machinegun mount for his own BE, which allowed the weapon to fire over the propeller. With his aeroplane's fire power now doubled, Wackett became the first Australian pilot to hold his own in a dog-fight with a Fokker.
As English and Anzac forces drove the Turks from the Canal Zone and advanced into Palestine, aircraft of 1 Squadron reported and photographed the opposing positions, spotted for the guns during battles and harried the enemy's line of retreat. Month by month the Australians' record of hours flown
far exceeded that of any other squadron in the Middle East.
Once during the fighting around Gaza a unit of Light Horse was cut off. Fliers of 1 Squadron came to the cavalry's rescue flying ahead to detect a weak spot in the enemy's line, and
then guiding the horsemen through it back to safety.
Another time a hard-pressed detachment of Light Horse which was holding a vital forward position during
Allenby's advance on Damascus, was forced to exist on reduced iron rations. Providing the cavalry with special amenities was really no part of the Air 2 Corps' job. But former Light Horsemen
flying with the squadron persuaded Williams ,h2t their old comrades should not be allowed to go hungry. A desperate SOS to the Australian Comforts Fund brought quantities of
tea, sugar, soap and cigarettes. Then the squadron was faced with the problem of getting the supplies to the beleaguered horsemen. After spending a day practising drops with dummy supply boxes, the pilots decided they were ready for the real thing. Individual packets of cigarettes and boxes of matches floated down beneath tiny handkerchief-sized parachutes. The other commodities were packed in short lengths of motor-car inner tubes which cushioned the landing shock so effectively that the Light Horse received all the supplies intact.
The ingenuity of Williams' men was also responsible for solving a more serious problem. As
Allenby's forces pushed north beyond Jerusalem, it became obvious that the Turkish 7th Army was heavily dependent on food supplies being ferried north across the Dead Sea. Given the task of destroying the enemy's supply line, pilots of 1 Squadron made low-level bombing and machine-gun attacks on successive convoys. But their
slow flying cumbersome machines, almost impossible to manoeuvre when loaded with bombs' gave the Turks plenty of time to zig-zag out of the way.
It was coincidental that just at that stage many of the squadron's ancient aircraft were being replaced by up-to-date Bristol fighters. Williams had a brain-wave.
The old Martinsydes, or Tin Elephants as they were better known, were unwieldy craft in the air. But with their high-powered engines they could give high speed on the ground. Williams ordered that one machine should be stripped down and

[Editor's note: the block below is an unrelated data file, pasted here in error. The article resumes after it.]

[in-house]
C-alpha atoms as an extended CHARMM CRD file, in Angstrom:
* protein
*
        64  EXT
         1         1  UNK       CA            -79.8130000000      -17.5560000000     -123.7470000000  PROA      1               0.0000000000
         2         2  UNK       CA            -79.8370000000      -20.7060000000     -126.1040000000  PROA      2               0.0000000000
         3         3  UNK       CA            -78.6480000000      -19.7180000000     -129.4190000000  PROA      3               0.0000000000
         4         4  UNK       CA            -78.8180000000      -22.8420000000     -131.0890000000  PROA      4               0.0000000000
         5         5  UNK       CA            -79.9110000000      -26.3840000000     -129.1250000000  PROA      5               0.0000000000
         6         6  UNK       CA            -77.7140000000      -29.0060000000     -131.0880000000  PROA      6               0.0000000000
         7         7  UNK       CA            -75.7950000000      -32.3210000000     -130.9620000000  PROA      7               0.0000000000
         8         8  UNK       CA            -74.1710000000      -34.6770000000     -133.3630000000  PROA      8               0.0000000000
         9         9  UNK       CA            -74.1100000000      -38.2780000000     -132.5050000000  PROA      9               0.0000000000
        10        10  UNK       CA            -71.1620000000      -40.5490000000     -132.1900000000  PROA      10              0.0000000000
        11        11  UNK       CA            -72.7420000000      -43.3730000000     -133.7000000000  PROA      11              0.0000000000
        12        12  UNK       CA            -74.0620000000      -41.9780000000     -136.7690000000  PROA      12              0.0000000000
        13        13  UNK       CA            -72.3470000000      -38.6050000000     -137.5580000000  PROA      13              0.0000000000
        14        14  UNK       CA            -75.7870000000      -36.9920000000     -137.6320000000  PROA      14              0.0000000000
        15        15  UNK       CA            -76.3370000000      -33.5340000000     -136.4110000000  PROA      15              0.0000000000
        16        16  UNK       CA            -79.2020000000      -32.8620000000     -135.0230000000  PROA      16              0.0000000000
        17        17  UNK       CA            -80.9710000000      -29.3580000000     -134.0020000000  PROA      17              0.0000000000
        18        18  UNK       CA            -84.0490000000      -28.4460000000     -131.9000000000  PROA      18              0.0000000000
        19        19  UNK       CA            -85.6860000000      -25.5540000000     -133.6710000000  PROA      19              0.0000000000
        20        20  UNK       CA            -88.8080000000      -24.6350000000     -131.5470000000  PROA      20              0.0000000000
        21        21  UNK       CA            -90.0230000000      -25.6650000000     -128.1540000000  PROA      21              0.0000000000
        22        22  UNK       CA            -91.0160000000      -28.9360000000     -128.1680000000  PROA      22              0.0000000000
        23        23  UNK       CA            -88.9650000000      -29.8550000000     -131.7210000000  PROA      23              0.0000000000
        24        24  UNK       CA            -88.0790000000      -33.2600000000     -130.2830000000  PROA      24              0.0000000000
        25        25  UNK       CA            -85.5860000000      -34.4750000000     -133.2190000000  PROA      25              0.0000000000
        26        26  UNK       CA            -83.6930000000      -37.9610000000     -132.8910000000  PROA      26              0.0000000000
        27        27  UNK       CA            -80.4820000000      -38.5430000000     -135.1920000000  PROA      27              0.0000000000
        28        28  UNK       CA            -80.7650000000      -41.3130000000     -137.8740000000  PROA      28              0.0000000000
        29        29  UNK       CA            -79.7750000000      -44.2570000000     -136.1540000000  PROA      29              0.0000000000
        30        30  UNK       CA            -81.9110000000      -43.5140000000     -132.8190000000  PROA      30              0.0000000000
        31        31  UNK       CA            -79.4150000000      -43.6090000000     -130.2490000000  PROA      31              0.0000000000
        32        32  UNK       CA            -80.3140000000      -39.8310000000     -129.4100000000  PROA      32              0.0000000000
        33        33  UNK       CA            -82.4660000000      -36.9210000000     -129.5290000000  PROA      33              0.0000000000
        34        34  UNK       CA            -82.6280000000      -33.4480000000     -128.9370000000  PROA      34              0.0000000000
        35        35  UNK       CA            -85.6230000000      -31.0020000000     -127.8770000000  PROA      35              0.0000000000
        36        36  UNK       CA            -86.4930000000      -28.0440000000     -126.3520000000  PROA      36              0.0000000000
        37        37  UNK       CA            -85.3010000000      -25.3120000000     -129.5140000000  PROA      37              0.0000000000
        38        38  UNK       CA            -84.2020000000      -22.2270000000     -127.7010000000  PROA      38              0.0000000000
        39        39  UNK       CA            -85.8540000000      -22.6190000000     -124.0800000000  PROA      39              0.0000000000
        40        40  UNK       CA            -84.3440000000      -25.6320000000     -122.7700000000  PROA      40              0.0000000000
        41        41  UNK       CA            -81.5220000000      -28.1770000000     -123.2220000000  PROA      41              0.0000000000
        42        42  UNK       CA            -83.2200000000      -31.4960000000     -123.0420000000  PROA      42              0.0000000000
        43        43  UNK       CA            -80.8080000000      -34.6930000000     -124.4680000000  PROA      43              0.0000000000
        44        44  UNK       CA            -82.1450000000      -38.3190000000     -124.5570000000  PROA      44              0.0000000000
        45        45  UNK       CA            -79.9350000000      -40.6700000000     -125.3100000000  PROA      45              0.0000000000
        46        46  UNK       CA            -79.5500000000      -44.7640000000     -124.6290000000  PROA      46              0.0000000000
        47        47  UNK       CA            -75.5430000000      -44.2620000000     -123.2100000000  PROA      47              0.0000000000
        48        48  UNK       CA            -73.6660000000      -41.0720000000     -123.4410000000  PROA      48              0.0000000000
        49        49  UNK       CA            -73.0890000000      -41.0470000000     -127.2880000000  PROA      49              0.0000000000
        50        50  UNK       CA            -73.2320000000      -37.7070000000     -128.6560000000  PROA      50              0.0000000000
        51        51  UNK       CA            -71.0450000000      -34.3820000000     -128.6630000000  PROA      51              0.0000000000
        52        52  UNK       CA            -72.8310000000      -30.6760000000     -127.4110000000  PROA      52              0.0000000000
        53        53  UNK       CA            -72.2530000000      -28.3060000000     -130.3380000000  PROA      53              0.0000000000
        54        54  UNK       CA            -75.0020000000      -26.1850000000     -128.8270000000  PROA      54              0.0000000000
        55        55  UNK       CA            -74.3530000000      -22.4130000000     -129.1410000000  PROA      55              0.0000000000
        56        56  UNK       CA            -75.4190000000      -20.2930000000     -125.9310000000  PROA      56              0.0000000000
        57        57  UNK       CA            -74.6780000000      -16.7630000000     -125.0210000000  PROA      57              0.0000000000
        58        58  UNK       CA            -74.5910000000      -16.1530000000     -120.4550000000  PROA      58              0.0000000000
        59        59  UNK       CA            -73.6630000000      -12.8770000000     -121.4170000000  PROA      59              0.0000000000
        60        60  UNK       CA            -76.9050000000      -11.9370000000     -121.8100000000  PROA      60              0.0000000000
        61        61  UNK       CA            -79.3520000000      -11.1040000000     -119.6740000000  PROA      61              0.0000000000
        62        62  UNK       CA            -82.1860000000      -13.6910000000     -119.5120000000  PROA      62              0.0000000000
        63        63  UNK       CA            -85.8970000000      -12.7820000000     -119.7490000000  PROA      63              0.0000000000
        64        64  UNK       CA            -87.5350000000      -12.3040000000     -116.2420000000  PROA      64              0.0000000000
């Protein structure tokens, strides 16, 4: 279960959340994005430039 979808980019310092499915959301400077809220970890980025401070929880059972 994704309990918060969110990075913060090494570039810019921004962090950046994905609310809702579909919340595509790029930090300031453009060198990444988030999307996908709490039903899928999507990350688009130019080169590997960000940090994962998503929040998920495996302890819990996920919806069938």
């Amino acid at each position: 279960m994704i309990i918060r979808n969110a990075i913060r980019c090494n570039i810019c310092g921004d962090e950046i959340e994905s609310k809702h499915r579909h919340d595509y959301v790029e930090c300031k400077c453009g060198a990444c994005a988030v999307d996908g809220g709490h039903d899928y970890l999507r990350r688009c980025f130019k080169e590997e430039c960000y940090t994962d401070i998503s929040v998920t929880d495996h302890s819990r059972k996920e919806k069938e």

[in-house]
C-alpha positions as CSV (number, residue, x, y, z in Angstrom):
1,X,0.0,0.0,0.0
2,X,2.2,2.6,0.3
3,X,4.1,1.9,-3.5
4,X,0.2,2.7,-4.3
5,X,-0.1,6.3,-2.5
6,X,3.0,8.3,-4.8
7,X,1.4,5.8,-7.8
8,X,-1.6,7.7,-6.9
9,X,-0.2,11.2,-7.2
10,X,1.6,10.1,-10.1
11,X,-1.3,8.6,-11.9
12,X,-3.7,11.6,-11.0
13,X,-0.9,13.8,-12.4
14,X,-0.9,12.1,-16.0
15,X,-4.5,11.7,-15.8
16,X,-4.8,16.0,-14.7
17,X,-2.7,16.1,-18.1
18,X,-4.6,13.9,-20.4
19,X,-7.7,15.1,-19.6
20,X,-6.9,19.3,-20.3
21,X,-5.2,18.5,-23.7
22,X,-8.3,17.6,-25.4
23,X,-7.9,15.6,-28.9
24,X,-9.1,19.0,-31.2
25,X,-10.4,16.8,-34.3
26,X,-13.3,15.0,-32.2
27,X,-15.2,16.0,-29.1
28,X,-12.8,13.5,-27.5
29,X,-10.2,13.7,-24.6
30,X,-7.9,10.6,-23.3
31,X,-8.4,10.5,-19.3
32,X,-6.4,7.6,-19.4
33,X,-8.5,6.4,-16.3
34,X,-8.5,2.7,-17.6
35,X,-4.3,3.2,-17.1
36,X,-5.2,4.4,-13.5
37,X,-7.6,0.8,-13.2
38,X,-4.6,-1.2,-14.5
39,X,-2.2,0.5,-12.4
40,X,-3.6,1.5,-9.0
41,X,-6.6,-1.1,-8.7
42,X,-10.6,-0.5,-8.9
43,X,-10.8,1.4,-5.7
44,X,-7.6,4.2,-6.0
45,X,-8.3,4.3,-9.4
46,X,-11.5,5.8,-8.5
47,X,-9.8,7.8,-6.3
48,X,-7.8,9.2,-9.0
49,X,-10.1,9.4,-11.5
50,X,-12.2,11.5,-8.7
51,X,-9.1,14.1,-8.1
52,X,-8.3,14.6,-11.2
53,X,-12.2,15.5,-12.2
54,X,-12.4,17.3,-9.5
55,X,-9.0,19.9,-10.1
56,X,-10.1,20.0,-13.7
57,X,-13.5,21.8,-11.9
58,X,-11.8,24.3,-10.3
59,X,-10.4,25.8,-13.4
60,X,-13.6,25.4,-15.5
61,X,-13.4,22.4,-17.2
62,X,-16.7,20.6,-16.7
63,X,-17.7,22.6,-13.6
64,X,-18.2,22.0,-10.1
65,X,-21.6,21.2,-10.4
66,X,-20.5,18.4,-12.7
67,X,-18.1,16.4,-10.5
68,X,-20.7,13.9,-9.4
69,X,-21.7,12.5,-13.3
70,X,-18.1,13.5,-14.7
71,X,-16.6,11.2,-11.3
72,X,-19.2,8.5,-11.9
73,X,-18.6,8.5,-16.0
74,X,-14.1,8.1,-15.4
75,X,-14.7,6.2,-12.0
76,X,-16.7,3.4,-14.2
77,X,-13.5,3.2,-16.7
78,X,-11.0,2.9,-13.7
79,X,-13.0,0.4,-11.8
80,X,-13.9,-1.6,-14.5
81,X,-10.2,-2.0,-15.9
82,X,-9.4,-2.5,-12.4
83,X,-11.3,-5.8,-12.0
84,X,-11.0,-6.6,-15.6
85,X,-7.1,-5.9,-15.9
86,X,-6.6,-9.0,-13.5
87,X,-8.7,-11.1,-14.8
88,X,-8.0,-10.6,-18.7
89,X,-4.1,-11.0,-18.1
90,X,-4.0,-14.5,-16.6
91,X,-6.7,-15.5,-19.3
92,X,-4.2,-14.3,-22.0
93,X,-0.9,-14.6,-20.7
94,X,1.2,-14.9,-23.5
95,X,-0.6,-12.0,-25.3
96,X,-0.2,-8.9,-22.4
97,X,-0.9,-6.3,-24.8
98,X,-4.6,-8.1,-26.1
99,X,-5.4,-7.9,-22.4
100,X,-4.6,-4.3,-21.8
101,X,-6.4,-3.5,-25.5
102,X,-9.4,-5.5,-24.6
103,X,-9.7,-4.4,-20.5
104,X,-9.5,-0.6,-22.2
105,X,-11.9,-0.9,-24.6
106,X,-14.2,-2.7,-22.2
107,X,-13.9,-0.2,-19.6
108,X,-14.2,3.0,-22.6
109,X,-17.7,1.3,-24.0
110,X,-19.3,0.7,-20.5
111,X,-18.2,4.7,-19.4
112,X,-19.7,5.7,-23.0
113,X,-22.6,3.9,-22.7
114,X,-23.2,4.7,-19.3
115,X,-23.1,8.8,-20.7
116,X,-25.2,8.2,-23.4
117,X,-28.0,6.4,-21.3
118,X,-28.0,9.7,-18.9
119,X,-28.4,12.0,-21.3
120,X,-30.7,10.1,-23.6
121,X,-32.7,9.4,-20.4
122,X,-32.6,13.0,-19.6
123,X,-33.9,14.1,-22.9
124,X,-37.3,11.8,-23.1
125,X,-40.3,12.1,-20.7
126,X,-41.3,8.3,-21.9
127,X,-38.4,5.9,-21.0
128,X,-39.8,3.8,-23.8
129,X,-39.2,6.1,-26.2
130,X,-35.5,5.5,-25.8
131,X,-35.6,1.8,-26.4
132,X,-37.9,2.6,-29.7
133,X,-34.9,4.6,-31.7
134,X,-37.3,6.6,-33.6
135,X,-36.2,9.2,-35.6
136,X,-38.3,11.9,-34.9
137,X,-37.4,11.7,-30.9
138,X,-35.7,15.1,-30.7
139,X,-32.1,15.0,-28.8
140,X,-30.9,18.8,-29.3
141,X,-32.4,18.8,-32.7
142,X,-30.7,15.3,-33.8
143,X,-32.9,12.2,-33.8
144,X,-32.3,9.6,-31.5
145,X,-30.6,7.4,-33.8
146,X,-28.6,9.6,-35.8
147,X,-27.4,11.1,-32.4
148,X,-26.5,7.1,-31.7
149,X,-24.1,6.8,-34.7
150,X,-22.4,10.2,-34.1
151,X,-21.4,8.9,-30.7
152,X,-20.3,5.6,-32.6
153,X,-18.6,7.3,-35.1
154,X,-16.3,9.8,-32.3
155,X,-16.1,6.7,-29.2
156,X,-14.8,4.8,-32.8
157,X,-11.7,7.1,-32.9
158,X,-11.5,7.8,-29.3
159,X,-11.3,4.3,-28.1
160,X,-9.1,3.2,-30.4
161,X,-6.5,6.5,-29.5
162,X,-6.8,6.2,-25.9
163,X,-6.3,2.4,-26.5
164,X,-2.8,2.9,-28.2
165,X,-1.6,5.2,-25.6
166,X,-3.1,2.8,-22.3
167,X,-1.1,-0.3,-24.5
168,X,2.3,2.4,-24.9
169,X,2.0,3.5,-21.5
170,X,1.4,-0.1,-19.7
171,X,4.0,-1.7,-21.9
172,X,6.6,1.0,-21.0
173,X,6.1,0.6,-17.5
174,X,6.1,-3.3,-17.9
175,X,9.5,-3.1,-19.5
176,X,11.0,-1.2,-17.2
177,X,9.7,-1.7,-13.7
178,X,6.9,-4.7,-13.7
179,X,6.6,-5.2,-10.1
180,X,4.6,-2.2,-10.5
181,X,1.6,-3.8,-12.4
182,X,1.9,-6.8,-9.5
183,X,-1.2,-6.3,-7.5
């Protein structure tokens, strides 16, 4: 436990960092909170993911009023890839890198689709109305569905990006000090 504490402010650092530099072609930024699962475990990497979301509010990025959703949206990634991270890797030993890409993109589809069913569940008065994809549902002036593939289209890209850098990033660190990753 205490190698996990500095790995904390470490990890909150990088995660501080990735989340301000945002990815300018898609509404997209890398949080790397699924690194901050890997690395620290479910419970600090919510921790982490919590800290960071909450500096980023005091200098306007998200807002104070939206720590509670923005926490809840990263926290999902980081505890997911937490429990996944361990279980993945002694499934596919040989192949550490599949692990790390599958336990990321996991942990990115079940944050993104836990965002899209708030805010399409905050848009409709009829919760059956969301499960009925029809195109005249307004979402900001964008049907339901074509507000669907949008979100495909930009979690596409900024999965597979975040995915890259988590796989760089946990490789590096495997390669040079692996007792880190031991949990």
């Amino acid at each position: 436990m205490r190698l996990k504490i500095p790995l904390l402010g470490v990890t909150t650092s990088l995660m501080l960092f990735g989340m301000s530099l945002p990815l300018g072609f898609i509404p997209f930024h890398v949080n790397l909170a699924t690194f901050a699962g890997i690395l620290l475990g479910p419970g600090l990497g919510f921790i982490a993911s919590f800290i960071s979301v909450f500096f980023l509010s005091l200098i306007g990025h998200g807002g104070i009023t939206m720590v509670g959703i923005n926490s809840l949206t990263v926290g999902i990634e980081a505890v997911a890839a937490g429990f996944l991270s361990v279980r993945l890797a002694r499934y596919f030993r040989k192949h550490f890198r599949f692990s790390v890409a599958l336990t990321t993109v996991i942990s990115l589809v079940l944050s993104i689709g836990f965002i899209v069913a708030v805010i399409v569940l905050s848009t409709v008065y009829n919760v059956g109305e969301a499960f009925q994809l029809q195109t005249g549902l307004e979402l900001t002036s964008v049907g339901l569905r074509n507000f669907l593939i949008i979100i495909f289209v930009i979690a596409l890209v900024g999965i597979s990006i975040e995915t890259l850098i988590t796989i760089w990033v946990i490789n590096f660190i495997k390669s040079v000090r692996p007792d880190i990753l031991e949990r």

converted into a boat. The idea was a spectacular success. Although the Martinsyde's lightning
hit-and run raids on Turkish convoys failed to cause serious casualties it may have had an important psychological effect. Apparently demoralised by the spectacle of the strange monster roaring at them over the lake in a blur of salt spray, the Turks suspended the convoys.
Finally, equipped with the latest in aircraft and weapons, the airmen of 1 Squadron set up an amazing record in the last stages of the war by shooting down 17 enemy planes in
flames and forcing another 33 to land in Allied territory. Then, having blasted the enemy 'from the sky, they reduced his aerodromes to rubble heaps in more than 150 bombing raids. Thus not a single German plane was sighted overhead as
Allenby's advance columns raced into Damascus.
The men Williams had forged into the crack air force unit of the Middle East played a decisive role in the defeat of Turkey. But their record of success in war was more than matched by their achievements in peace.
Williams became the RAAF's first air marshal and first Chief of Air Staff. After retiring from the service he served as
Director General of Civil Aviation. Lawrence Wackett was the founder of the first experimental
air station to be established in Australia and later became chief of the Commonwealth Aircraft Corporation. Two of 1 Squadron's airmen, Paul McGinness and Hudson Fysh, founded
QANTAS, while another, Pard Mustar, went to New Guinea to pioneer an air-freighting technique which, at one stage, was responsible for the island having more goods freighted by air than the rest of the world put together. Finally Captain Ross MacPherson Smith, one of Williams' greatest fighting pilots, in December 1919 became the first to fly from England to Australia.
Aircraft of the No. 1 Squadron reported and photographed the enemy's positions in the Middle East. For many months, the Australians' record of hours flown for exceeded that of any other squadron in the war zone.
A VC to the
AFC. F H McNamara
0900 Martinsyde-7486, Passengers-Nil, Time-2hrs.
Two BE2e's (Rutherford and Drummond),
two Martinsydes (Les Ellis and self). We each took six 4.5 Howitzer